We All Just Want Kids to be Thinkers
Kristi Deaver Uselding first encountered POGIL more than a decade ago, right as she was trying to break the lab and lecture cycle in her Iowa high school chemistry classroom. Invigorated by her first workshop, Uselding volunteered to provide feedback for the new activities rolling out as part of POGIL's High School POGIL Initiative, or HSPI.
Soon, she experimented with writing her own activities. "I started to write my own when there seemed like there was a gap, or what was available wasn't quite what my kids needed at that time," she said. "Sometimes it was the level, or the approach to the concept," Uselding continued. "Like, I don't really need them to know all of that right now; I just need this little piece."
As a practitioner, and, later, a facilitator of POGIL's three-day workshop and writing retreat, Uselding discovered how flexible POGIL could be. "There is a formula to it, but you do make it your own," she said. "Especially in the facilitation piece. That's where I learn from people. People feel it's prescriptive, but it's really not."
Because facilitation is such an important aspect of running POGIL in the classroom, Uselding found that the most successful teachers play to their strengths. "You really just have to make it your own," she explained. "What works for you, what fits your personality."
This even extends to how teachers use and distribute roles in their classroom, a process Uselding struggled with at first. She gained the confidence to try out a new set of roles with her students in a writing workshop, and she encourages the teachers in her own workshops to stick it out, too.
"It was a night and day difference within the classroom," she said of trying a new role structure with her students. "I still have a lot of work to do, but the students are able to manage themselves better when they know what role they need to play."
Facilitating writing workshops has also helped Uselding connect with other educators and give them the fresh perspective they need on their own classroom materials to be more successful. It's one of the biggest reasons she continues to stay involved in POGIL.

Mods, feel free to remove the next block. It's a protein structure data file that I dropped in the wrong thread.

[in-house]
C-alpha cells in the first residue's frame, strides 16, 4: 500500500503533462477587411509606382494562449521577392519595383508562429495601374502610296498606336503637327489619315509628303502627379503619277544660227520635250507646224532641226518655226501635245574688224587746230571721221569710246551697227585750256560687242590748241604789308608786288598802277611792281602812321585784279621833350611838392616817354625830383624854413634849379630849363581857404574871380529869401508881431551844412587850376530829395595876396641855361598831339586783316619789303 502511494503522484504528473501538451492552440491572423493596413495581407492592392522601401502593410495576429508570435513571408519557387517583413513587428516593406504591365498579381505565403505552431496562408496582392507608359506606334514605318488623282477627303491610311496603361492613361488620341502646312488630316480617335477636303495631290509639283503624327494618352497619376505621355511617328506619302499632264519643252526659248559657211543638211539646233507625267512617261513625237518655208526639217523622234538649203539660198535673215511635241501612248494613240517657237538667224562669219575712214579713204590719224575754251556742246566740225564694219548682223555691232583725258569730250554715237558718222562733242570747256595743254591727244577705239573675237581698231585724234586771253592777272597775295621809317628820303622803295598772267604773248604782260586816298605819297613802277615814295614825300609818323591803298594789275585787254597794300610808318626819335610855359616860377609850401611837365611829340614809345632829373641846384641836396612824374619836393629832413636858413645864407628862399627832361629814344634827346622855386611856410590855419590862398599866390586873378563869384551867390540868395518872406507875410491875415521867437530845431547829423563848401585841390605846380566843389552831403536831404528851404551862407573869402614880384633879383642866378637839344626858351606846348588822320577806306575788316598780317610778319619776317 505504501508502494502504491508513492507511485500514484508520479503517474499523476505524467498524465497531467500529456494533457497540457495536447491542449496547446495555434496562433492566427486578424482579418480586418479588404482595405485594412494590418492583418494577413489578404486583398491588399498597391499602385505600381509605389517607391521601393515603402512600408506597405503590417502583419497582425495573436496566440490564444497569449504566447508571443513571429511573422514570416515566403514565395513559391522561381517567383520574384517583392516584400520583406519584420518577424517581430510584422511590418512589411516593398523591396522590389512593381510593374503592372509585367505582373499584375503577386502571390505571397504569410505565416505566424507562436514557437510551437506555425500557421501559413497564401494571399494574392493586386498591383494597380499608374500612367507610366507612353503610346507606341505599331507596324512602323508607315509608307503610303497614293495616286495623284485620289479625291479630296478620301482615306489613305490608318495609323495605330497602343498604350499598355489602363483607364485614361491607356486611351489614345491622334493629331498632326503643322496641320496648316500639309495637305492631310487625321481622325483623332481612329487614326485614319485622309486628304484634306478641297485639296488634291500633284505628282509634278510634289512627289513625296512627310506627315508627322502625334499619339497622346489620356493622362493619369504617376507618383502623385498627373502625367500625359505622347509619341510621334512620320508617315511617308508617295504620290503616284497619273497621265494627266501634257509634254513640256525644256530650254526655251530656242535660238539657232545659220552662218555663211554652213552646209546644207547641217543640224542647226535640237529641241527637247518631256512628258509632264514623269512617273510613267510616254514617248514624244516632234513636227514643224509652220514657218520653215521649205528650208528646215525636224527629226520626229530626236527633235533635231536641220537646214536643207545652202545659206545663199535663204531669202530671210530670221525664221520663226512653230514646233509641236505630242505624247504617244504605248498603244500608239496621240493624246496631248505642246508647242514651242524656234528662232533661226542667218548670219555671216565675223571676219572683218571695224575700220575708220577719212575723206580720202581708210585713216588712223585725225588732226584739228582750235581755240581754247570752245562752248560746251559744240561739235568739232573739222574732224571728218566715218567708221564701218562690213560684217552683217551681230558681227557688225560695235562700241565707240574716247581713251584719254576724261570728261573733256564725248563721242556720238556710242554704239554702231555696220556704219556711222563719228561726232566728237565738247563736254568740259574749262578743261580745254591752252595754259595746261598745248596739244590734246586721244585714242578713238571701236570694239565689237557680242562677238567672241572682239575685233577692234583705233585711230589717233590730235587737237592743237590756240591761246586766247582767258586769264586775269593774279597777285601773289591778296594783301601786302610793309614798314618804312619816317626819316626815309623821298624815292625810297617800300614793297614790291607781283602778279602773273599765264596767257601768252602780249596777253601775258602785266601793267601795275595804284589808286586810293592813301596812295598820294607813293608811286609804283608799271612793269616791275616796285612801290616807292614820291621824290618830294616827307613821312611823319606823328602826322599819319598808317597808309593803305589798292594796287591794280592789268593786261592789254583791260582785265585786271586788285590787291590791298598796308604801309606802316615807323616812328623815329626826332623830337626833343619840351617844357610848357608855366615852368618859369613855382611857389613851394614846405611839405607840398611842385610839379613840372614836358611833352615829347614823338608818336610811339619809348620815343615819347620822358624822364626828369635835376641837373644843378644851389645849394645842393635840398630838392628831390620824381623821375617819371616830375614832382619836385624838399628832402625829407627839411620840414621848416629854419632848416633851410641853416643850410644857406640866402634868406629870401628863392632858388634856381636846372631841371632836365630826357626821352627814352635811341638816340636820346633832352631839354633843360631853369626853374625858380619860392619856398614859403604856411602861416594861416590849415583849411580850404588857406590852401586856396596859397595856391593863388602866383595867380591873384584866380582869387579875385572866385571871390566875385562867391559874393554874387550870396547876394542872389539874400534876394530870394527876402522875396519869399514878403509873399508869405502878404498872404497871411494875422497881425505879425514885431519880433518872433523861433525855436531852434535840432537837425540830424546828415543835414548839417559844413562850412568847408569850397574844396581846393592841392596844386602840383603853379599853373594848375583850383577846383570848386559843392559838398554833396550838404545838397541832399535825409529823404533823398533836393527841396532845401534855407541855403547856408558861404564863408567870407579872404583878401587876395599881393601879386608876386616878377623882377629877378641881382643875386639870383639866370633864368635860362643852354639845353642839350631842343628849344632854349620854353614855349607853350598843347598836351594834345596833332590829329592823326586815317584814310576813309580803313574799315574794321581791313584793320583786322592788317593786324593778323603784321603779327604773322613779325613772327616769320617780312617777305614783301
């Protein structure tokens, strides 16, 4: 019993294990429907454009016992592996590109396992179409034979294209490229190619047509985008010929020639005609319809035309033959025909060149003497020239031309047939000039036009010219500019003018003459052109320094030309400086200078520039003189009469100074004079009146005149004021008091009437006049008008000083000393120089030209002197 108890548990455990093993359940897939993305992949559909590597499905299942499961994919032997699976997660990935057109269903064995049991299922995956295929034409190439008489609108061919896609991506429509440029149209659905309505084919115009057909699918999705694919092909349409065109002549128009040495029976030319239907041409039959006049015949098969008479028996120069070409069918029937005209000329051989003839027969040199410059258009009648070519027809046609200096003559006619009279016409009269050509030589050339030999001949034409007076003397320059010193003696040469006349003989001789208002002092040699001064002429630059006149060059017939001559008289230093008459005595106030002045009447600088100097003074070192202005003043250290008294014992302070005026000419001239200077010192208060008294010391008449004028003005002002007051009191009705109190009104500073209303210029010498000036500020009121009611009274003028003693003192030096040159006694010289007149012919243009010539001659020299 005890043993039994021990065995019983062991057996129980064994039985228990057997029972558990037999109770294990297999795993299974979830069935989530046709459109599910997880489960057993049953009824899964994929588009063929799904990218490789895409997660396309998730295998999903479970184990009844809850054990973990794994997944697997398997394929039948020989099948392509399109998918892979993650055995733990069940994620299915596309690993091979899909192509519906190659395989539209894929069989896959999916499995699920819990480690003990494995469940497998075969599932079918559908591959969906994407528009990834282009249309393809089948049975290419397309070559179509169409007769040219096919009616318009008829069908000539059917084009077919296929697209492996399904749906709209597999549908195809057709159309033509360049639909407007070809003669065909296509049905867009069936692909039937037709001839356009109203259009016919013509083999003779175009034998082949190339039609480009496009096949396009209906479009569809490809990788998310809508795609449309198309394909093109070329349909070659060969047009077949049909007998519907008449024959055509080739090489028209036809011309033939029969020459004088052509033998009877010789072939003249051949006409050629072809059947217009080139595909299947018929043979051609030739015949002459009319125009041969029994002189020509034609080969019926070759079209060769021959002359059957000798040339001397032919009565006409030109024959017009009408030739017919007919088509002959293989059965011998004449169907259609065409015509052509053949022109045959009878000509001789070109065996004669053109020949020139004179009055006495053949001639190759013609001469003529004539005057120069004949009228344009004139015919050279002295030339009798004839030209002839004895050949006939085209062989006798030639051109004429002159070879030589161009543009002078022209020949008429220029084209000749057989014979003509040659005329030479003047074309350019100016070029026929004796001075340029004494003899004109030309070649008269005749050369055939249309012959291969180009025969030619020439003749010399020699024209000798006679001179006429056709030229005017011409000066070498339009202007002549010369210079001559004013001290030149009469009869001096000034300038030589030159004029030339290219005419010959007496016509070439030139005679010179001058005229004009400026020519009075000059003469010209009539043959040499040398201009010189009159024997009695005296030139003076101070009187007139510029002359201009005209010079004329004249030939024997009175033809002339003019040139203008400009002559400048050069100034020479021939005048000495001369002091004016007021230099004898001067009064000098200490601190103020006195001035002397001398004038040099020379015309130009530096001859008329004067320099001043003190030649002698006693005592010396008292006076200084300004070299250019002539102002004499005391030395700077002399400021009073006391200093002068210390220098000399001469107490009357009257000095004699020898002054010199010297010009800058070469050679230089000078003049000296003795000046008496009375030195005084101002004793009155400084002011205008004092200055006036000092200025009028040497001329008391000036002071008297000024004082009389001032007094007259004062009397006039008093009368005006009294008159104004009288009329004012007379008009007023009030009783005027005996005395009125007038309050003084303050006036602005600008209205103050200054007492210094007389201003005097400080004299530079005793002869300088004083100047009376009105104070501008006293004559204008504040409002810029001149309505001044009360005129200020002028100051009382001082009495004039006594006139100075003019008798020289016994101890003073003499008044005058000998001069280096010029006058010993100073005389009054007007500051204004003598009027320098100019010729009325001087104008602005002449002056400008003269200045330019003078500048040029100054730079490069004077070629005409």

"I'm a good sounding board for people," Uselding said. "What the writing workshop allows participants to do is just get a fresh perspective on their work."
As a high school teacher, Uselding also works hard to balance content knowledge with process skills. Working collaboratively with other teachers in the POGIL Project helps Uselding think through how students develop these process skills, too.
"How can I better teach and assess the process skills that students are using? We write activities intentionally, to have kids use process skills like collaboration, but how do you really assess that? And when they're not getting it, how do you teach that skill?" Uselding mused.
It's telling that, even in an interview, Uselding is still thinking about the best way to teach. POGIL tends to have that effect on its practitioners. "It's not just that you go to a three-day workshop, and you're done," said Uselding. "You meet new people that are trying it in a different way. I think it's a good community in that sense. We share from each other and give feedback."
"Every time I meet with POGIL teachers, even the facilitators, I learn something," Uselding added. "I'm not perfect at this. All I can do is share what works in my classroom and what's not working in my classroom. I leave with a deeper understanding of the activity every time."
Ultimately, Uselding continues teaching with POGIL because she wants her students to be independent thinkers who can navigate college on their own. Her conversations with post-secondary teachers at writing workshops make her confident that POGIL has a place in high school chemistry classrooms because it prepares students for their college experience.
Despite all the differences in their careers, she says, secondary and post-secondary POGIL practitioners have a lot in common and can learn from one another. "Our goal as educators is really the same," Uselding said. "We all just want kids to be thinkers. We want our students to grow up and make meaning for themselves. POGIL is one way that allows us to help kids with that process, and to make those connections."